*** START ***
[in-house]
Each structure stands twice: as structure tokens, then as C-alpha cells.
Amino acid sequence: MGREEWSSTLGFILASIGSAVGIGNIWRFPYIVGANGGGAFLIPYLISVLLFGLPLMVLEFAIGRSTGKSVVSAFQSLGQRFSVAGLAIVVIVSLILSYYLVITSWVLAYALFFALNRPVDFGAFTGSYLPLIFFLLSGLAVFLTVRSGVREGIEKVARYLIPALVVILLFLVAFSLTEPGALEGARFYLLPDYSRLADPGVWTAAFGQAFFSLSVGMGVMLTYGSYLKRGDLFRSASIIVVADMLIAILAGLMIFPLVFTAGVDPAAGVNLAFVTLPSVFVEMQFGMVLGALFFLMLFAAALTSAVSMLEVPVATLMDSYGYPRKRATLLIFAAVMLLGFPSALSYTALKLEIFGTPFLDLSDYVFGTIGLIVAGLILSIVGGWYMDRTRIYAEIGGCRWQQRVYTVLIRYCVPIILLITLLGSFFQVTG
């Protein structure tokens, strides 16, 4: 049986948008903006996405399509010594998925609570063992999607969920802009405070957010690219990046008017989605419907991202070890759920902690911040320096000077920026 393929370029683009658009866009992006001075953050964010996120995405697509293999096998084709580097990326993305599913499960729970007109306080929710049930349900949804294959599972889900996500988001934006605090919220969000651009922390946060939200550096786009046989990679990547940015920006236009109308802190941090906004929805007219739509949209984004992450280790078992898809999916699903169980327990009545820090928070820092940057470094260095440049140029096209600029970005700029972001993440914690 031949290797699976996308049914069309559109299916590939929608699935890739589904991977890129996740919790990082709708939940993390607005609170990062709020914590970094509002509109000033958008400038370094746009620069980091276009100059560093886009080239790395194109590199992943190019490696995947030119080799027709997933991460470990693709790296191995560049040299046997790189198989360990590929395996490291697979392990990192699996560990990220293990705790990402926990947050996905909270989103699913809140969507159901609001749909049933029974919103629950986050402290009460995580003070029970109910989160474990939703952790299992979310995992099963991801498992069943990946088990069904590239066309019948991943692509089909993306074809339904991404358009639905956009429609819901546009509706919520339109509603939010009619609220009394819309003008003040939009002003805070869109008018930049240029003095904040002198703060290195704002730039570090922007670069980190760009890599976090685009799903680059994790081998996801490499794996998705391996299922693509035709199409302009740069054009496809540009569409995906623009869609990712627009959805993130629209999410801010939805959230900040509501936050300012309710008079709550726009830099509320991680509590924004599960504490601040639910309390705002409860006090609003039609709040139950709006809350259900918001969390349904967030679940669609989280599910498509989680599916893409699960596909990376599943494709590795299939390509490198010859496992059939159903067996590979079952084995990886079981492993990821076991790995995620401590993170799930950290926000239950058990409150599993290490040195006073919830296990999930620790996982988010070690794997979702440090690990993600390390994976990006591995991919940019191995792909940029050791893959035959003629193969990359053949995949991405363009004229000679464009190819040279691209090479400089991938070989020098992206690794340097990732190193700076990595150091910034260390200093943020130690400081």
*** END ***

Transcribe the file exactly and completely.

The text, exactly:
[in-house]
Each structure stands twice: as structure tokens, then as C-alpha cells.
Amino acid sequence: MGREEWSSTLGFILASIGSAVGIGNIWRFPYIVGANGGGAFLIPYLISVLLFGLPLMVLEFAIGRSTGKSVVSAFQSLGQRFSVAGLAIVVIVSLILSYYLVITSWVLAYALFFALNRPVDFGAFTGSYLPLIFFLLSGLAVFLTVRSGVREGIEKVARYLIPALVVILLFLVAFSLTEPGALEGARFYLLPDYSRLADPGVWTAAFGQAFFSLSVGMGVMLTYGSYLKRGDLFRSASIIVVADMLIAILAGLMIFPLVFTAGVDPAAGVNLAFVTLPSVFVEMQFGMVLGALFFLMLFAAALTSAVSMLEVPVATLMDSYGYPRKRATLLIFAAVMLLGFPSALSYTALKLEIFGTPFLDLSDYVFGTIGLIVAGLILSIVGGWYMDRTRIYAEIGGCRWQQRVYTVLIRYCVPIILLITLLGSFFQVTG
């Protein structure tokens, strides 16, 4: 049986948008903006996405399509010594998925609570063992999607969920802009405070957010690219990046008017989605419907991202070890759920902690911040320096000077920026 393929370029683009658009866009992006001075953050964010996120995405697509293999096998084709580097990326993305599913499960729970007109306080929710049930349900949804294959599972889900996500988001934006605090919220969000651009922390946060939200550096786009046989990679990547940015920006236009109308802190941090906004929805007219739509949209984004992450280790078992898809999916699903169980327990009545820090928070820092940057470094260095440049140029096209600029970005700029972001993440914690 031949290797699976996308049914069309559109299916590939929608699935890739589904991977890129996740919790990082709708939940993390607005609170990062709020914590970094509002509109000033958008400038370094746009620069980091276009100059560093886009080239790395194109590199992943190019490696995947030119080799027709997933991460470990693709790296191995560049040299046997790189198989360990590929395996490291697979392990990192699996560990990220293990705790990402926990947050996905909270989103699913809140969507159901609001749909049933029974919103629950986050402290009460995580003070029970109910989160474990939703952790299992979310995992099963991801498992069943990946088990069904590239066309019948991943692509089909993306074809339904991404358009639905956009429609819901546009509706919520339109509603939010009619609220009394819309003008003040939009002003805070869109008018930049240029003095904040002198703060290195704002730039570090922007670069980190760009890599976090685009799903680059994790081998996801490499794996998705391996299922693509035709199409302009740069054009496809540009569409995906623009869609990712627009959805993130629209999410801010939805959230900040509501936050300012309710008079709550726009830099509320991680509590924004599960504490601040639910309390705002409860006090609003039609709040139950709006809350259900918001969390349904967030679940669609989280599910498509989680599916893409699960596909990376599943494709590795299939390509490198010859496992059939159903067996590979079952084995990886079981492993990821076991790995995620401590993170799930950290926000239950058990409150599993290490040195006073919830296990999930620790996982988010070690794997979702440090690990993600390390994976990006591995991919940019191995792909940029050791893959035959003629193969990359053949995949991405363009004229000679464009190819040279691209090479400089991938070989020098992206690794340097990732190193700076990595150091910034260390200093943020130690400081």